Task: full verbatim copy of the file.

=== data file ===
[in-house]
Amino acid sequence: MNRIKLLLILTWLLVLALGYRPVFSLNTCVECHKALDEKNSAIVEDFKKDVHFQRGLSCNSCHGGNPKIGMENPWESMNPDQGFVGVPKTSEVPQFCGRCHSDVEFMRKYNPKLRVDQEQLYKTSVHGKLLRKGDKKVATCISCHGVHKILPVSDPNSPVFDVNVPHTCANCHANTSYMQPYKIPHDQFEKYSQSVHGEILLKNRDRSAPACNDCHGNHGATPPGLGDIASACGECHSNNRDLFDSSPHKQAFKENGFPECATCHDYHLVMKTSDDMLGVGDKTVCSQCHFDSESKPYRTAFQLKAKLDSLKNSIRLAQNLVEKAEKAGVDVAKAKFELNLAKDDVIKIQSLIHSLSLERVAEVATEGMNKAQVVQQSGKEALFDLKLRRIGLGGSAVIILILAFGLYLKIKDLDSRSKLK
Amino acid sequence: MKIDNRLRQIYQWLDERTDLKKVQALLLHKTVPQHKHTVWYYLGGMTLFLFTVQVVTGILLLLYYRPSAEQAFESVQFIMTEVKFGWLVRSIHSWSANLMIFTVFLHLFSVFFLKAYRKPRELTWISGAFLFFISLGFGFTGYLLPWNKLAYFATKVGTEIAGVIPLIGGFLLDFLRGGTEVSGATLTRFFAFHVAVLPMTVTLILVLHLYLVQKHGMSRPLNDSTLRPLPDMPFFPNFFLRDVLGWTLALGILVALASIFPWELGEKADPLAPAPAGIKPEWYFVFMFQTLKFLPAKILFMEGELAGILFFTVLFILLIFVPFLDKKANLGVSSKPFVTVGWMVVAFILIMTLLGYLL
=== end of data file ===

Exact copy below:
[in-house]
Amino acid sequence: MNRIKLLLILTWLLVLALGYRPVFSLNTCVECHKALDEKNSAIVEDFKKDVHFQRGLSCNSCHGGNPKIGMENPWESMNPDQGFVGVPKTSEVPQFCGRCHSDVEFMRKYNPKLRVDQEQLYKTSVHGKLLRKGDKKVATCISCHGVHKILPVSDPNSPVFDVNVPHTCANCHANTSYMQPYKIPHDQFEKYSQSVHGEILLKNRDRSAPACNDCHGNHGATPPGLGDIASACGECHSNNRDLFDSSPHKQAFKENGFPECATCHDYHLVMKTSDDMLGVGDKTVCSQCHFDSESKPYRTAFQLKAKLDSLKNSIRLAQNLVEKAEKAGVDVAKAKFELNLAKDDVIKIQSLIHSLSLERVAEVATEGMNKAQVVQQSGKEALFDLKLRRIGLGGSAVIILILAFGLYLKIKDLDSRSKLK
Amino acid sequence: MKIDNRLRQIYQWLDERTDLKKVQALLLHKTVPQHKHTVWYYLGGMTLFLFTVQVVTGILLLLYYRPSAEQAFESVQFIMTEVKFGWLVRSIHSWSANLMIFTVFLHLFSVFFLKAYRKPRELTWISGAFLFFISLGFGFTGYLLPWNKLAYFATKVGTEIAGVIPLIGGFLLDFLRGGTEVSGATLTRFFAFHVAVLPMTVTLILVLHLYLVQKHGMSRPLNDSTLRPLPDMPFFPNFFLRDVLGWTLALGILVALASIFPWELGEKADPLAPAPAGIKPEWYFVFMFQTLKFLPAKILFMEGELAGILFFTVLFILLIFVPFLDKKANLGVSSKPFVTVGWMVVAFILIMTLLGYLL